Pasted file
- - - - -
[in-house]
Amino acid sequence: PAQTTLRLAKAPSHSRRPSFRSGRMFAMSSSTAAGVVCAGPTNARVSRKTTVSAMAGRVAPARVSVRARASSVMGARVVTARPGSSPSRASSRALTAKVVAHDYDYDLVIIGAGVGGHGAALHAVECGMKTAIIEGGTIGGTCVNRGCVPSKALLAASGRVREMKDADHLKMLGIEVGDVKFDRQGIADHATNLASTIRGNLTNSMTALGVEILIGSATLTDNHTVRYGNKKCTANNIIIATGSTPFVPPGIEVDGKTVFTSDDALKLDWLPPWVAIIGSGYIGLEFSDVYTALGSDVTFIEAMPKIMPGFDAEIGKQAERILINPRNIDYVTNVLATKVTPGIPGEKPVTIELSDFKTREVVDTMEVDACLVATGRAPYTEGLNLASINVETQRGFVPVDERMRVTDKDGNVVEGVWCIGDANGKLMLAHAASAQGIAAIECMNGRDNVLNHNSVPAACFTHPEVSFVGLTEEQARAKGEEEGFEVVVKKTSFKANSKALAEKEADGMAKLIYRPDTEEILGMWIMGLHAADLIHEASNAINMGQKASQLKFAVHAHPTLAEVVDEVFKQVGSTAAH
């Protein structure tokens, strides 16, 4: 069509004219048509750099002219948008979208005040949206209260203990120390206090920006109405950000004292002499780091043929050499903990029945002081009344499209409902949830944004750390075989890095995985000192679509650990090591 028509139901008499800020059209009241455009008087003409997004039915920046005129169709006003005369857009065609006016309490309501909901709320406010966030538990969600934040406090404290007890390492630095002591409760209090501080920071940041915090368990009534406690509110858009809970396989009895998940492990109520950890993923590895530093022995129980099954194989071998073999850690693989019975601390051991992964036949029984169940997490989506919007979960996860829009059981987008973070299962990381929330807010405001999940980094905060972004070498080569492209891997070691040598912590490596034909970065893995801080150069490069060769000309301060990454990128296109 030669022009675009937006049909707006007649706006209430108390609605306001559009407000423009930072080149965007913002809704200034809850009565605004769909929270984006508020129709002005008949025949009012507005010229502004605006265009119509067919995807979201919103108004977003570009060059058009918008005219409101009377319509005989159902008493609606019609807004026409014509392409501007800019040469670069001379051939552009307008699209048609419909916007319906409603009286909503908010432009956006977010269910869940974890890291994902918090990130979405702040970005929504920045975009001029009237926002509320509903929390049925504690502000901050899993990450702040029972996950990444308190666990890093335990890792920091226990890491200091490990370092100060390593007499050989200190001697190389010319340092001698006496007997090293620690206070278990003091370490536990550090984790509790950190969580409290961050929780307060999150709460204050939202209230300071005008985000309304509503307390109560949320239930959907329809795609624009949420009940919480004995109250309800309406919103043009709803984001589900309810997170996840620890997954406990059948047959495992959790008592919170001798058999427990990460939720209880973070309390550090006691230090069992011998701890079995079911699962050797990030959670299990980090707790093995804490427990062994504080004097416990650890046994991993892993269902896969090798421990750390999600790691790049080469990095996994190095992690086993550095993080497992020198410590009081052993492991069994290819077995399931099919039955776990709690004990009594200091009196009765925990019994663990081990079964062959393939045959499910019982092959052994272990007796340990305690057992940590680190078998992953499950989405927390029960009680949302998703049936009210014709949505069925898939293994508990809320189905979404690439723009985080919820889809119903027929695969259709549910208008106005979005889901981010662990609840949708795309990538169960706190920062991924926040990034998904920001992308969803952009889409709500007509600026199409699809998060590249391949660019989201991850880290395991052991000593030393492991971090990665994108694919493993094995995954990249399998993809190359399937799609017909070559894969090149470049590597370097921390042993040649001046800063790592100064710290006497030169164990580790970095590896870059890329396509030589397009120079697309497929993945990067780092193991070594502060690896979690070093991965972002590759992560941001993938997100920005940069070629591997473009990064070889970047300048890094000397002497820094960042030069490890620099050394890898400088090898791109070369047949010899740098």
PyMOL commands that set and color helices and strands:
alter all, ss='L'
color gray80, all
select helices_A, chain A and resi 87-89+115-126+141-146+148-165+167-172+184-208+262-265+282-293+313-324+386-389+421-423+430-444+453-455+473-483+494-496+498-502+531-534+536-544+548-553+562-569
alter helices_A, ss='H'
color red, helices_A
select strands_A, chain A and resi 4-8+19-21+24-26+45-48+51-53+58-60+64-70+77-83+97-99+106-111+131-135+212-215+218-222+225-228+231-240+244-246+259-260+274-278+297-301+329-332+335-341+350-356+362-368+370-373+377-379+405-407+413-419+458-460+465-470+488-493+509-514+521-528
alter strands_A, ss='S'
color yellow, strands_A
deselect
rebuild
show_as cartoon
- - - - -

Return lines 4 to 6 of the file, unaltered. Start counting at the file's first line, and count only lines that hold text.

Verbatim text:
PyMOL commands that set and color helices and strands:
alter all, ss='L'
color gray80, all